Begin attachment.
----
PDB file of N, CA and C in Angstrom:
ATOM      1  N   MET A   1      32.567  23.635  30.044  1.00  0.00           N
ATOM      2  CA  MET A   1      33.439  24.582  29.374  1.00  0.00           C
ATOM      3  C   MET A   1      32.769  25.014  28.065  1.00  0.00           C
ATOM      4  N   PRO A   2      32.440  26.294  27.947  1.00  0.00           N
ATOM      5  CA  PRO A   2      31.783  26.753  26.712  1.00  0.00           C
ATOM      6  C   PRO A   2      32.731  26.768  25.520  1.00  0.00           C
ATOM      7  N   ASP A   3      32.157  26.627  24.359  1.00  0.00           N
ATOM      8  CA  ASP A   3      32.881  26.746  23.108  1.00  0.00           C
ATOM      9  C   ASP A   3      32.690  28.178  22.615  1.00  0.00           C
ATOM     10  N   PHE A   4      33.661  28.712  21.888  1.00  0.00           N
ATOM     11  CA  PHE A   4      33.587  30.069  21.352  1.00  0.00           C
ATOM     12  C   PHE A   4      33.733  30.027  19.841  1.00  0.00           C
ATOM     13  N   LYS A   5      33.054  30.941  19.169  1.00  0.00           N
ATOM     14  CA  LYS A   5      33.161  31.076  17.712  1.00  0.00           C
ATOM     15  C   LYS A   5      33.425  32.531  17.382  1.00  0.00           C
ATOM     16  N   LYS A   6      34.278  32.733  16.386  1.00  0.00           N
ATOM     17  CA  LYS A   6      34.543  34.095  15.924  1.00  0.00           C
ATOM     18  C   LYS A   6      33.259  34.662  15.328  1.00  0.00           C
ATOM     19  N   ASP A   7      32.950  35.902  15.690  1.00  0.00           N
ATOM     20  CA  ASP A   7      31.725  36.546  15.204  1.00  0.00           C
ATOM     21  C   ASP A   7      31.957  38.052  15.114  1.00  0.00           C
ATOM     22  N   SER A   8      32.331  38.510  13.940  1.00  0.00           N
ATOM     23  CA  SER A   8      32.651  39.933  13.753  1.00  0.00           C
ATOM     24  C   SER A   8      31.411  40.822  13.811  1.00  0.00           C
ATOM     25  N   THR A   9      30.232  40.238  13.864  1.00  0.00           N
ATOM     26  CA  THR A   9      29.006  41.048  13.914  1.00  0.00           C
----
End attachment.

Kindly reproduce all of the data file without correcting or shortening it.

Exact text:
PDB file of N, CA and C in Angstrom:
ATOM      1  N   MET A   1      32.567  23.635  30.044  1.00  0.00           N
ATOM      2  CA  MET A   1      33.439  24.582  29.374  1.00  0.00           C
ATOM      3  C   MET A   1      32.769  25.014  28.065  1.00  0.00           C
ATOM      4  N   PRO A   2      32.440  26.294  27.947  1.00  0.00           N
ATOM      5  CA  PRO A   2      31.783  26.753  26.712  1.00  0.00           C
ATOM      6  C   PRO A   2      32.731  26.768  25.520  1.00  0.00           C
ATOM      7  N   ASP A   3      32.157  26.627  24.359  1.00  0.00           N
ATOM      8  CA  ASP A   3      32.881  26.746  23.108  1.00  0.00           C
ATOM      9  C   ASP A   3      32.690  28.178  22.615  1.00  0.00           C
ATOM     10  N   PHE A   4      33.661  28.712  21.888  1.00  0.00           N
ATOM     11  CA  PHE A   4      33.587  30.069  21.352  1.00  0.00           C
ATOM     12  C   PHE A   4      33.733  30.027  19.841  1.00  0.00           C
ATOM     13  N   LYS A   5      33.054  30.941  19.169  1.00  0.00           N
ATOM     14  CA  LYS A   5      33.161  31.076  17.712  1.00  0.00           C
ATOM     15  C   LYS A   5      33.425  32.531  17.382  1.00  0.00           C
ATOM     16  N   LYS A   6      34.278  32.733  16.386  1.00  0.00           N
ATOM     17  CA  LYS A   6      34.543  34.095  15.924  1.00  0.00           C
ATOM     18  C   LYS A   6      33.259  34.662  15.328  1.00  0.00           C
ATOM     19  N   ASP A   7      32.950  35.902  15.690  1.00  0.00           N
ATOM     20  CA  ASP A   7      31.725  36.546  15.204  1.00  0.00           C
ATOM     21  C   ASP A   7      31.957  38.052  15.114  1.00  0.00           C
ATOM     22  N   SER A   8      32.331  38.510  13.940  1.00  0.00           N
ATOM     23  CA  SER A   8      32.651  39.933  13.753  1.00  0.00           C
ATOM     24  C   SER A   8      31.411  40.822  13.811  1.00  0.00           C
ATOM     25  N   THR A   9      30.232  40.238  13.864  1.00  0.00           N
ATOM     26  CA  THR A   9      29.006  41.048  13.914  1.00  0.00           C